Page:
Aid to the Church in Need has rushed through a series of new emergency aid packages as hunger and sub-zero temperatures threaten the lives of people across Syria and neighbouring countries.
Increasingly alarmed by the deepening crisis engulfing the region, the charity has agreed aid – food, heating, shelter and medicine – for some of the worst-affected regions in Syria as well as for those seeking sanctuary over the border.
Destitute communities in Homs, Marmarita and Sadad are receiving £75,000 each and a further £41,500 is bound for Nebek. Last month, Aid to the Church in Need announced a £33,000 aid package for 215 destitute Christian families taking shelter in Damascus in a scheme organised by Homs, Marmarita and Sadad.
The aid – on top of the charity's aid packages topping £2.5 million dating back almost to the start of the Syrian crisis – comes amid reports that the region is on course to suffer its worst winter for 100 years. Leading clergy, who are spearheading Aid to the Church in Need's relief work, have highlighted the crisis for destitute children, many of whom have been orphaned by the war.
The charity's decision to continue prioritising aid for Syria comes amid worsening reports of violence against Christians in what is fast becoming one of the worst phases of sustained persecution of the new millennium. Aid to the Church in Need's latest project grants include aid for Aleppo, one of the most dangerous urban areas, especially for Christians, who have been under threat from Al Qaeda militants in control of much of the region.
Latest reports say up to 600,000 Syrian Christians – a third of the total – are either displaced within the country or living as refugees in neighbouring countries.
Highlighting the massive exodus of Christians from Syria, Aid to the Church in Need's Middle East projects coordinator Fr Andrzej Halemba said: "It is now a case of to be or not to be for the future of Christians in Syria."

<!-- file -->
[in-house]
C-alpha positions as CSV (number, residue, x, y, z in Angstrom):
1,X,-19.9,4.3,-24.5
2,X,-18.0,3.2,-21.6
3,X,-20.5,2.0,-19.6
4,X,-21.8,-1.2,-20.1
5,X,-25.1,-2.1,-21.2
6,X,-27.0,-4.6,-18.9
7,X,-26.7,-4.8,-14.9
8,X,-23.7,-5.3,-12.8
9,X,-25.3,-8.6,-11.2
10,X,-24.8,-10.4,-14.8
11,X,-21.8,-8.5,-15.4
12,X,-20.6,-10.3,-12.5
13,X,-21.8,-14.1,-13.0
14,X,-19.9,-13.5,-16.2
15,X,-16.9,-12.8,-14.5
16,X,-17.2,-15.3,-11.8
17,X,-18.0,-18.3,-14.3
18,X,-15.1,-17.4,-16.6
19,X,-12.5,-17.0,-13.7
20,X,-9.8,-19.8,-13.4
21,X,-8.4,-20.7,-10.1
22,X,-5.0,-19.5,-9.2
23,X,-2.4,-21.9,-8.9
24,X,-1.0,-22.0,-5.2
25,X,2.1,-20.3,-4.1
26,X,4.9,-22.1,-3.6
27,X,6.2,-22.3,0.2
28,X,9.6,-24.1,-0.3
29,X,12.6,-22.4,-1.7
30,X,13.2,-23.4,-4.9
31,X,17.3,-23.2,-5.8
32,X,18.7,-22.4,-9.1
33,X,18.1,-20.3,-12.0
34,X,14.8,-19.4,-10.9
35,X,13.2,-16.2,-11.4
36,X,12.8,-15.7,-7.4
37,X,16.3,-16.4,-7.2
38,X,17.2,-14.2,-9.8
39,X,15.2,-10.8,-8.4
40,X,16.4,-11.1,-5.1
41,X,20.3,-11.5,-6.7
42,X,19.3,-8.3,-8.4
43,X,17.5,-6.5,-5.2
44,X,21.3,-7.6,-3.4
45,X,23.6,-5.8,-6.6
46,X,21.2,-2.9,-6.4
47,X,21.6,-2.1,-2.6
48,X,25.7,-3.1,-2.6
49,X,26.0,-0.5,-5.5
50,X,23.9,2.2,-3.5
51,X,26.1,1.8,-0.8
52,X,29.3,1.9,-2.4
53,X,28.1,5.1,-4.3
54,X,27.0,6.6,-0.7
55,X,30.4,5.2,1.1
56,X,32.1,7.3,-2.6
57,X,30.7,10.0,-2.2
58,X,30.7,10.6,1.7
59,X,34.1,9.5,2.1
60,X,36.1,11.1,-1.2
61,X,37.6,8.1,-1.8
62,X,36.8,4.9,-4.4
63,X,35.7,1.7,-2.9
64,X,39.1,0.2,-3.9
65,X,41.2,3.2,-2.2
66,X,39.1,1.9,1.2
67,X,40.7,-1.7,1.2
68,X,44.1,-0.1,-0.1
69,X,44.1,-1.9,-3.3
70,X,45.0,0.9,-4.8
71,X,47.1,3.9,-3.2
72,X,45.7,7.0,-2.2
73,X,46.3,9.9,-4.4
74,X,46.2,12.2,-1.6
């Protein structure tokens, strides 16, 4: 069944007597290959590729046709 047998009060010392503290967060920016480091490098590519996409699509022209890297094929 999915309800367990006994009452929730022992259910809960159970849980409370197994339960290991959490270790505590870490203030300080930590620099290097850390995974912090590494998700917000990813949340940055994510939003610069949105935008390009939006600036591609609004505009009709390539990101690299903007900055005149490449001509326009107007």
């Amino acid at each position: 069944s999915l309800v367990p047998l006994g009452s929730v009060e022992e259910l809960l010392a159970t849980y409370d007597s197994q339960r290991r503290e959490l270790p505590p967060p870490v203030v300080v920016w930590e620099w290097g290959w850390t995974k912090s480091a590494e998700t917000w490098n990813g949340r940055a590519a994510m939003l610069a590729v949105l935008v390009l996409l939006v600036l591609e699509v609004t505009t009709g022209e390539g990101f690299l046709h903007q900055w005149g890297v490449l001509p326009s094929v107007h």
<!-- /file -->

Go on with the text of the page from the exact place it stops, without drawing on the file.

Fr Halemba, who has carried out repeated trips to the region to oversee aid plans, said: "We are helping to do what we can to keep hope alive."
He highlighted the crisis in Sadad, one of those communities receiving a second tranche of aid, where a massacre of Christians in October prompted a mass exodus. Many have since returned. He said: "The number of Christians killed because they are targeted for their faith is growing. Sadad is a very clear case. They were slaughtered like animals."
Outside Syria, Aid to the Church in Need's aid includes a grant of £12,500 for Iraqi Christians who have fled to Turkey. Many had been taking refuge in Syria.
The charity has provided ongoing medical help for refugees arriving in Lebanon cared for by the Good Shepherd Sisters at their St Antony's Clinic in a Beirut suburb. Fr Halemba said: "The Sisters are helping families coming to them. They had to flee the bombing."
Elsewhere in Lebanon, Melkite Greek Catholic Archbishop Issam John Darwish is providing food, heating and clothing for more than 540 refugee families in his diocese, the Archeparchy of Zahleh e Furzol. According to the archbishop, many of the refugees are scared of registering at the camps, fearing their details will be passed to extremists. He said: "It is a remarkable fact that the Christians who have fled from Syria are so gripped with fear and horror that they will not register."
Among those being helped by the Melkite diocese is Basman Kassouha who, like many other Christians, was forced to leave his home when militant soldiers attacked it. He said: "They stormed my house, giving me one hour to evacuate or else they would kill me." Mr Kassouha has tried to start a new life in Lebanon, but urgently needed help to feed his family. He said: "I live here in two rooms in Barbara Quarter. I'm trying my best to find work to support my family. I'm heartbroken. I've lost everything."
Another Christian refugee who fled with his family, 50-year-old Fadi Gearous Kassouha, also left everything when he fled Syria. He said: "My house is burned down. All my life savings have gone and I'm left with nothing. I have six children. May God forgive them for they don't know what they are doing."
Archbishop Darwish went on to thank the benefactors of Aid to the Church in Need for their generous support. He said: "I would like very much to extend my gratitude for all your support and help in the Syrian crisis."
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